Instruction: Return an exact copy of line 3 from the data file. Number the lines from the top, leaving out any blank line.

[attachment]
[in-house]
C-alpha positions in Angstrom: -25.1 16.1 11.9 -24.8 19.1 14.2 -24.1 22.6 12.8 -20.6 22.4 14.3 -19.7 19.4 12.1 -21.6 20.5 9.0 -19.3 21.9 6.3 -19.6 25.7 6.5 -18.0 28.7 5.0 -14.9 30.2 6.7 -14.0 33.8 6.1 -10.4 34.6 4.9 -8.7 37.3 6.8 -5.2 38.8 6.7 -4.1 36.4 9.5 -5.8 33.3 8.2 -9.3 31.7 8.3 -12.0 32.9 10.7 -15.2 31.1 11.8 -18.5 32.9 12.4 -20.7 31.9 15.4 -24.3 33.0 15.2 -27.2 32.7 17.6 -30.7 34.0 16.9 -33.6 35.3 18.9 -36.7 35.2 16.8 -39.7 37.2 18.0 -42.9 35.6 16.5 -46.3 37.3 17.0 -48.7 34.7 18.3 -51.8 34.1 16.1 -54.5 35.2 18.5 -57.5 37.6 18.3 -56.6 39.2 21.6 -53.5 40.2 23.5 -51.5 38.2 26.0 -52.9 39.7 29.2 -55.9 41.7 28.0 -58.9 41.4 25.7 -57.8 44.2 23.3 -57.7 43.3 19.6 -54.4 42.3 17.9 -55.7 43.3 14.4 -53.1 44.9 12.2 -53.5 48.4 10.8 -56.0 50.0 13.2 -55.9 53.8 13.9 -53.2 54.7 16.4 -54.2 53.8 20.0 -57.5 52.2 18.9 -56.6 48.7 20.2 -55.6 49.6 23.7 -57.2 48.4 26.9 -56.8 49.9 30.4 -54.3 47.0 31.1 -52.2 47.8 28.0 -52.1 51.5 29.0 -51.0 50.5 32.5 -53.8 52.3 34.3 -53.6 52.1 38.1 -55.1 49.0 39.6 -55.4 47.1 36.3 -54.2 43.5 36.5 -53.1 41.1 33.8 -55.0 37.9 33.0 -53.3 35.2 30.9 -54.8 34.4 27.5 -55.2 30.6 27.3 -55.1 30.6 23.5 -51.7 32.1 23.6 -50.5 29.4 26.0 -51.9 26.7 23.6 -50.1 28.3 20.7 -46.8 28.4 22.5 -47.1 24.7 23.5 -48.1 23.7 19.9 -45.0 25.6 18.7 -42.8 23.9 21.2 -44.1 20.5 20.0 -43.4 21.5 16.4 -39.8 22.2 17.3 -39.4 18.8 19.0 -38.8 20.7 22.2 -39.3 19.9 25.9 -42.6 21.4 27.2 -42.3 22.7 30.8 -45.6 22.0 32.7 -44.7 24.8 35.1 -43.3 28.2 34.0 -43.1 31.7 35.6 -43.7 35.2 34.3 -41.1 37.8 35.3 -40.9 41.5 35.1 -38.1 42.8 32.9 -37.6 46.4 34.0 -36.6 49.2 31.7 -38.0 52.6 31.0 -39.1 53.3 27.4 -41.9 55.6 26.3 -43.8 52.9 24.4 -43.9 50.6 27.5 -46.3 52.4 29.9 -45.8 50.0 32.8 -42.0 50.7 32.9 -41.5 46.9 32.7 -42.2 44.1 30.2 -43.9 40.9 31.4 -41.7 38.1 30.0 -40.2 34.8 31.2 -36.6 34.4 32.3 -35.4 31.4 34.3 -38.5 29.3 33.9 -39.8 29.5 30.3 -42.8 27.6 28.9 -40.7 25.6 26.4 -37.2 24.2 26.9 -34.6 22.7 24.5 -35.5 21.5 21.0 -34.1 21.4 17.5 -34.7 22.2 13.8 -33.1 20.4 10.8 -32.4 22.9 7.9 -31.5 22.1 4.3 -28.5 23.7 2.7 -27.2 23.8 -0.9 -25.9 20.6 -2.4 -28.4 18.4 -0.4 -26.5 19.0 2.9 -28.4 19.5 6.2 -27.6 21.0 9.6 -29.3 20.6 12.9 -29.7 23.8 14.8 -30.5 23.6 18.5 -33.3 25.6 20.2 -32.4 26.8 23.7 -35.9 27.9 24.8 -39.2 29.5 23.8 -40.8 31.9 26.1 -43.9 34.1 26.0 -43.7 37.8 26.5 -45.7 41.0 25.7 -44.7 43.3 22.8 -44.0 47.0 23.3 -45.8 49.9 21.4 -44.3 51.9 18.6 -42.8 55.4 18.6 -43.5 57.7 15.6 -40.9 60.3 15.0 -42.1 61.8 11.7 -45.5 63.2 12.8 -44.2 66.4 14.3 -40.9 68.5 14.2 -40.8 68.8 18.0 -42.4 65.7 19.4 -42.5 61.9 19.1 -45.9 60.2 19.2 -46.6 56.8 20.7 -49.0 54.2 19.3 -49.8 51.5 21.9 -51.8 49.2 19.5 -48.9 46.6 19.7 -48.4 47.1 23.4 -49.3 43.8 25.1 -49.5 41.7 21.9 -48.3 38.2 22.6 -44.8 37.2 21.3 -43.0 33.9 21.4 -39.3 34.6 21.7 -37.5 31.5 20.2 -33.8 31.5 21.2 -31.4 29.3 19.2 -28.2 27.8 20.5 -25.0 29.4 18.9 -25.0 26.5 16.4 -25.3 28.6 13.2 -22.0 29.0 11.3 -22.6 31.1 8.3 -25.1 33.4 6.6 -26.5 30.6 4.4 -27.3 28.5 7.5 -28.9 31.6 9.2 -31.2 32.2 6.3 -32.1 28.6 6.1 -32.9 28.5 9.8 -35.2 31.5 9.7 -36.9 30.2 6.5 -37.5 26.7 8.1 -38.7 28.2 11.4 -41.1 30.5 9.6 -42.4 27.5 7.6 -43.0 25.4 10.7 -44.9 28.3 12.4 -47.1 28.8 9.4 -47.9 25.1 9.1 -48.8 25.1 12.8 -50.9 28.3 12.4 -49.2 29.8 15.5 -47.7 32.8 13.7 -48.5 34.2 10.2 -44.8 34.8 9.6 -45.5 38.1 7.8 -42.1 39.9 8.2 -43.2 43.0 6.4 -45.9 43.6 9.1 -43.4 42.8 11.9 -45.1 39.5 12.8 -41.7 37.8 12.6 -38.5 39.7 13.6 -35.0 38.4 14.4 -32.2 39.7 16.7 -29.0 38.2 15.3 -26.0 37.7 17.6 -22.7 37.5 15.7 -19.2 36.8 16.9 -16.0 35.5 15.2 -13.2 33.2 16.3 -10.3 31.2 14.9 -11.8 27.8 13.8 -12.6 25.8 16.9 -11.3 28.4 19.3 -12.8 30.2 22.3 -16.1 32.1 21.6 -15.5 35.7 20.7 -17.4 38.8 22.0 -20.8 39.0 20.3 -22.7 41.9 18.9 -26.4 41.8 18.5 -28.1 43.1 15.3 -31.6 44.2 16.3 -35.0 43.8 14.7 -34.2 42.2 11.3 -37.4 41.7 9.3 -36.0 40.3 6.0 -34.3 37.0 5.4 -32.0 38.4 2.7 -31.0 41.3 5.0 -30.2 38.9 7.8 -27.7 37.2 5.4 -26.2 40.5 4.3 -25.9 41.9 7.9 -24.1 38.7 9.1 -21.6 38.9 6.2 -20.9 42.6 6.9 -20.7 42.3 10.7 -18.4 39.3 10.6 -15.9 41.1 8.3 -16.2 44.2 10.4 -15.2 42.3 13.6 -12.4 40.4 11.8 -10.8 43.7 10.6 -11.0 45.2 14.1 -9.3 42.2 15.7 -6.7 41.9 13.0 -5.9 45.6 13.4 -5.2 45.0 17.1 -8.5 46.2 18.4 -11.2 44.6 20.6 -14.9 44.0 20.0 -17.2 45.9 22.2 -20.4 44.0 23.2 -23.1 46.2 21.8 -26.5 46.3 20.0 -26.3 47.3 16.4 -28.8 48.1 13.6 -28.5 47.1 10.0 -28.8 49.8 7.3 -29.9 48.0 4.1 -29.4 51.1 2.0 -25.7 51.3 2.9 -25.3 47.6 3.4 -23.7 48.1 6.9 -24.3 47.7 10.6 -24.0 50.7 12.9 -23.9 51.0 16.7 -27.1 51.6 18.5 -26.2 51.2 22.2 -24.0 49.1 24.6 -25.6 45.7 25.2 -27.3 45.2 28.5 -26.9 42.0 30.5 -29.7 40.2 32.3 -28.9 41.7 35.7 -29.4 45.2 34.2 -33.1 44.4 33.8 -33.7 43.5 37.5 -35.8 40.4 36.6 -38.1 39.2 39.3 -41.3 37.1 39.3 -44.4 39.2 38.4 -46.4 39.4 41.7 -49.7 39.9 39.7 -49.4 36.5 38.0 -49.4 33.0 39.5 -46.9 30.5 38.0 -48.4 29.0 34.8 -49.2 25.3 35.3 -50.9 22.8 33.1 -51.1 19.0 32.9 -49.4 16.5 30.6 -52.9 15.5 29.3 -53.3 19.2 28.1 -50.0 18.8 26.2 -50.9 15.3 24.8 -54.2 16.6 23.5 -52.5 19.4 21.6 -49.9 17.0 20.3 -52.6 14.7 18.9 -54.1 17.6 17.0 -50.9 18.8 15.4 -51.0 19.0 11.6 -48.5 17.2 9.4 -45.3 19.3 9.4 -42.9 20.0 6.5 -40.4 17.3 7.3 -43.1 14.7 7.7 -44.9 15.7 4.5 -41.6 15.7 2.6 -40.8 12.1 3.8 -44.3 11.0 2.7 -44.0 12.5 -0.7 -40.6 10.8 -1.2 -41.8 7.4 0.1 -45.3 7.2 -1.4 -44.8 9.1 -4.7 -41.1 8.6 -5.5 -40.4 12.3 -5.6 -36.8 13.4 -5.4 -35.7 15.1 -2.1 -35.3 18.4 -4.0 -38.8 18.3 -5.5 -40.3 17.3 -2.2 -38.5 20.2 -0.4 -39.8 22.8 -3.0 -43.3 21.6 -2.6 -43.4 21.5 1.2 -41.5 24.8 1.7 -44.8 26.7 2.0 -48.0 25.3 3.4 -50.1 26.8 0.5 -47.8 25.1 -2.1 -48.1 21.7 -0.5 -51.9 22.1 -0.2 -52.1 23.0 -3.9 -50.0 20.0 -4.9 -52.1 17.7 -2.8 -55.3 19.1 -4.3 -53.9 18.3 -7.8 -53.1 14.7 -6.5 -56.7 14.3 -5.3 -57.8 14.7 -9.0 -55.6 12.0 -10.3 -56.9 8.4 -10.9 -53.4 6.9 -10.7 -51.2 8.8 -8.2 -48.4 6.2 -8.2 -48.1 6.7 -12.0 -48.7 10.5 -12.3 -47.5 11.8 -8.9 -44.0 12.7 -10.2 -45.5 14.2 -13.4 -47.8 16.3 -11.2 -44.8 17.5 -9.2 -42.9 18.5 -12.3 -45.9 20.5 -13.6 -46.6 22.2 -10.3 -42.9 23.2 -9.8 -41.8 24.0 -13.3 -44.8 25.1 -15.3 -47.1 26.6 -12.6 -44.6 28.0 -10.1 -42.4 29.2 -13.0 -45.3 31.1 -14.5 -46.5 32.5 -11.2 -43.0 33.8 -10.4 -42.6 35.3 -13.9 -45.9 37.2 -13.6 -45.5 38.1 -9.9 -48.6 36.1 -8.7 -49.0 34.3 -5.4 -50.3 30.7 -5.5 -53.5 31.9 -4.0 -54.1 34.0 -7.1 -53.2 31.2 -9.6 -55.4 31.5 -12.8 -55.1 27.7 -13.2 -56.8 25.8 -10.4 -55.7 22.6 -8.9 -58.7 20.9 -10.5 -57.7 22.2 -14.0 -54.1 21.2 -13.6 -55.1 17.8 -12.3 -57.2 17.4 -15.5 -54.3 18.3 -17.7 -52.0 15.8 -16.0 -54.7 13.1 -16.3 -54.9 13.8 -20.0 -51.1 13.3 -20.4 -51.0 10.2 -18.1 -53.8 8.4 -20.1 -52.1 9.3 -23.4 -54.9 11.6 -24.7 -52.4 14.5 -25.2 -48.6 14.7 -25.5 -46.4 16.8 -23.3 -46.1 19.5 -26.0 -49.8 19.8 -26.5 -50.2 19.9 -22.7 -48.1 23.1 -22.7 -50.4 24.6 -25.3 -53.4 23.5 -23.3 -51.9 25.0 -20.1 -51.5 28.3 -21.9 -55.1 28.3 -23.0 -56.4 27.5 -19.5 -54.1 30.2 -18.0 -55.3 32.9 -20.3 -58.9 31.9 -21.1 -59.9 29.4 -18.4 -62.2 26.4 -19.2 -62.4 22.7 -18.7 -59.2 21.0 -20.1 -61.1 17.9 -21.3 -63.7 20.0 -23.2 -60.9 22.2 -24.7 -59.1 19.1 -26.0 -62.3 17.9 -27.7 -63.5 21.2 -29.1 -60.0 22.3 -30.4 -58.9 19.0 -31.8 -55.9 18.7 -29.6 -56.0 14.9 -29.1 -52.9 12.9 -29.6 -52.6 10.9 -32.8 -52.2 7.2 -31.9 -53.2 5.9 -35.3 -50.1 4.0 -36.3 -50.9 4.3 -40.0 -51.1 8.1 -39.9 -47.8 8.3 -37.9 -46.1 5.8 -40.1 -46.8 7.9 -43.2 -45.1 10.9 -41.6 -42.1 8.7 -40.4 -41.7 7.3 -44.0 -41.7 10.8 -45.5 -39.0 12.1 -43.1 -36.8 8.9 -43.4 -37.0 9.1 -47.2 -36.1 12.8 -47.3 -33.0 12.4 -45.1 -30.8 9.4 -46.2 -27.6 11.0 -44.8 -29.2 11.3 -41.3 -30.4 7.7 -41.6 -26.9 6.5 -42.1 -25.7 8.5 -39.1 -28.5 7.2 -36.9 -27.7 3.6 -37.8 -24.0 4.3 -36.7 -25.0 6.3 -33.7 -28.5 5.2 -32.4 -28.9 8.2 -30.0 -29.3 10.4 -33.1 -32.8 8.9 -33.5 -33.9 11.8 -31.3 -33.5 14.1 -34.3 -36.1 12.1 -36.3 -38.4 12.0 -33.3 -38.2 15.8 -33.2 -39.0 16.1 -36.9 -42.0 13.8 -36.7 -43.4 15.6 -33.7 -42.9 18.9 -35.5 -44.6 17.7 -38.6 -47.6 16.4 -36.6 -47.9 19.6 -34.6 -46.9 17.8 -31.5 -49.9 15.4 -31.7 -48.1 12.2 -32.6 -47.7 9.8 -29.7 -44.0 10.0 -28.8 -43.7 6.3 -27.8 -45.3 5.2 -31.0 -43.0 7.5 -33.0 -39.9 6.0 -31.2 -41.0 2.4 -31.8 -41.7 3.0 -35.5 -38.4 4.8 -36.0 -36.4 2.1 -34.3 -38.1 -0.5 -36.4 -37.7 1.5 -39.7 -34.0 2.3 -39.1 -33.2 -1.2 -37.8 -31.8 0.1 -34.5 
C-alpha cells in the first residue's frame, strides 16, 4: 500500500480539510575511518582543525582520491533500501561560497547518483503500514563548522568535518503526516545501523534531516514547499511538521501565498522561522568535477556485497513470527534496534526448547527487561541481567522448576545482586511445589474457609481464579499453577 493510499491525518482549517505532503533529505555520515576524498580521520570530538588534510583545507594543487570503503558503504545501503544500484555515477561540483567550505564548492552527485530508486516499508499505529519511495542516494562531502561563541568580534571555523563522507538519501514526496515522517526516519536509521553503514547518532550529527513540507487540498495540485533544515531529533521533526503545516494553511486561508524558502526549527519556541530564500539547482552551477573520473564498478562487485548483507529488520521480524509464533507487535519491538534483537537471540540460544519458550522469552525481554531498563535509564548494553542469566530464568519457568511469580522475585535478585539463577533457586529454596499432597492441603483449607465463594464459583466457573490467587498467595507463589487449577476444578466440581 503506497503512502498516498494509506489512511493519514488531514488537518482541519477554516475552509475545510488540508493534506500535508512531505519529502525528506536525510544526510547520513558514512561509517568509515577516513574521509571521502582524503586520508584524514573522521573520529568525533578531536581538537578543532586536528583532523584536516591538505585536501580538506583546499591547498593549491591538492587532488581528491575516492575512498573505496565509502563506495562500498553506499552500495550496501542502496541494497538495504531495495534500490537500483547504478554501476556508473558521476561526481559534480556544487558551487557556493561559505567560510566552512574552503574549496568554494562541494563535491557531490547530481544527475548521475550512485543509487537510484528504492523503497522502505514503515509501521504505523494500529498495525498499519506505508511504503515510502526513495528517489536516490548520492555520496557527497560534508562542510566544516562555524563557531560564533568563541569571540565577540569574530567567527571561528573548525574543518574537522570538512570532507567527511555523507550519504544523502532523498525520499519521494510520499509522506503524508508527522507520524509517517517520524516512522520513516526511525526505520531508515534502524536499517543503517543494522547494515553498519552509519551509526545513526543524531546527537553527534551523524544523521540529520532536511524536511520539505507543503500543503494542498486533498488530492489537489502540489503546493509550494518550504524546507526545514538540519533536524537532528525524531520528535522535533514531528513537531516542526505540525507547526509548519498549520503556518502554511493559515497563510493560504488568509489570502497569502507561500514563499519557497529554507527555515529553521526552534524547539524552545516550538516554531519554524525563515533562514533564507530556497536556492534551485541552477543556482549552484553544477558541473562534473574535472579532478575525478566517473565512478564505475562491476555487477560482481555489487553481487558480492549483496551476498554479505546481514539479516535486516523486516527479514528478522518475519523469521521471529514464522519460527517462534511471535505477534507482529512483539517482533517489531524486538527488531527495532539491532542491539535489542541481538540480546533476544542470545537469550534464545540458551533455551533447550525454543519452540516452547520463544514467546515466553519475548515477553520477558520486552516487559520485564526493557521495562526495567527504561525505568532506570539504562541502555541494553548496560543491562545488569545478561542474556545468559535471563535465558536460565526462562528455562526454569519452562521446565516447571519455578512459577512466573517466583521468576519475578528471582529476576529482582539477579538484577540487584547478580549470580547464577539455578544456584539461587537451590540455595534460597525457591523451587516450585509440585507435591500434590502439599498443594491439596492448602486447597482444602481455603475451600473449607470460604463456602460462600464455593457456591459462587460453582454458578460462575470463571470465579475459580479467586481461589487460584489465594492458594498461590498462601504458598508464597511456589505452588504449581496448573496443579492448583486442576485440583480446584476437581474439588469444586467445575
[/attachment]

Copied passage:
C-alpha cells in the first residue's frame, strides 16, 4: 500500500480539510575511518582543525582520491533500501561560497547518483503500514563548522568535518503526516545501523534531516514547499511538521501565498522561522568535477556485497513470527534496534526448547527487561541481567522448576545482586511445589474457609481464579499453577 493510499491525518482549517505532503533529505555520515576524498580521520570530538588534510583545507594543487570503503558503504545501503544500484555515477561540483567550505564548492552527485530508486516499508499505529519511495542516494562531502561563541568580534571555523563522507538519501514526496515522517526516519536509521553503514547518532550529527513540507487540498495540485533544515531529533521533526503545516494553511486561508524558502526549527519556541530564500539547482552551477573520473564498478562487485548483507529488520521480524509464533507487535519491538534483537537471540540460544519458550522469552525481554531498563535509564548494553542469566530464568519457568511469580522475585535478585539463577533457586529454596499432597492441603483449607465463594464459583466457573490467587498467595507463589487449577476444578466440581 503506497503512502498516498494509506489512511493519514488531514488537518482541519477554516475552509475545510488540508493534506500535508512531505519529502525528506536525510544526510547520513558514512561509517568509515577516513574521509571521502582524503586520508584524514573522521573520529568525533578531536581538537578543532586536528583532523584536516591538505585536501580538506583546499591547498593549491591538492587532488581528491575516492575512498573505496565509502563506495562500498553506499552500495550496501542502496541494497538495504531495495534500490537500483547504478554501476556508473558521476561526481559534480556544487558551487557556493561559505567560510566552512574552503574549496568554494562541494563535491557531490547530481544527475548521475550512485543509487537510484528504492523503497522502505514503515509501521504505523494500529498495525498499519506505508511504503515510502526513495528517489536516490548520492555520496557527497560534508562542510566544516562555524563557531560564533568563541569571540565577540569574530567567527571561528573548525574543518574537522570538512570532507567527511555523507550519504544523502532523498525520499519521494510520499509522506503524508508527522507520524509517517517520524516512522520513516526511525526505520531508515534502524536499517543503517543494522547494515553498519552509519551509526545513526543524531546527537553527534551523524544523521540529520532536511524536511520539505507543503500543503494542498486533498488530492489537489502540489503546493509550494518550504524546507526545514538540519533536524537532528525524531520528535522535533514531528513537531516542526505540525507547526509548519498549520503556518502554511493559515497563510493560504488568509489570502497569502507561500514563499519557497529554507527555515529553521526552534524547539524552545516550538516554531519554524525563515533562514533564507530556497536556492534551485541552477543556482549552484553544477558541473562534473574535472579532478575525478566517473565512478564505475562491476555487477560482481555489487553481487558480492549483496551476498554479505546481514539479516535486516523486516527479514528478522518475519523469521521471529514464522519460527517462534511471535505477534507482529512483539517482533517489531524486538527488531527495532539491532542491539535489542541481538540480546533476544542470545537469550534464545540458551533455551533447550525454543519452540516452547520463544514467546515466553519475548515477553520477558520486552516487559520485564526493557521495562526495567527504561525505568532506570539504562541502555541494553548496560543491562545488569545478561542474556545468559535471563535465558536460565526462562528455562526454569519452562521446565516447571519455578512459577512466573517466583521468576519475578528471582529476576529482582539477579538484577540487584547478580549470580547464577539455578544456584539461587537451590540455595534460597525457591523451587516450585509440585507435591500434590502439599498443594491439596492448602486447597482444602481455603475451600473449607470460604463456602460462600464455593457456591459462587460453582454458578460462575470463571470465579475459580479467586481461589487460584489465594492458594498461590498462601504458598508464597511456589505452588504449581496448573496443579492448583486442576485440583480446584476437581474439588469444586467445575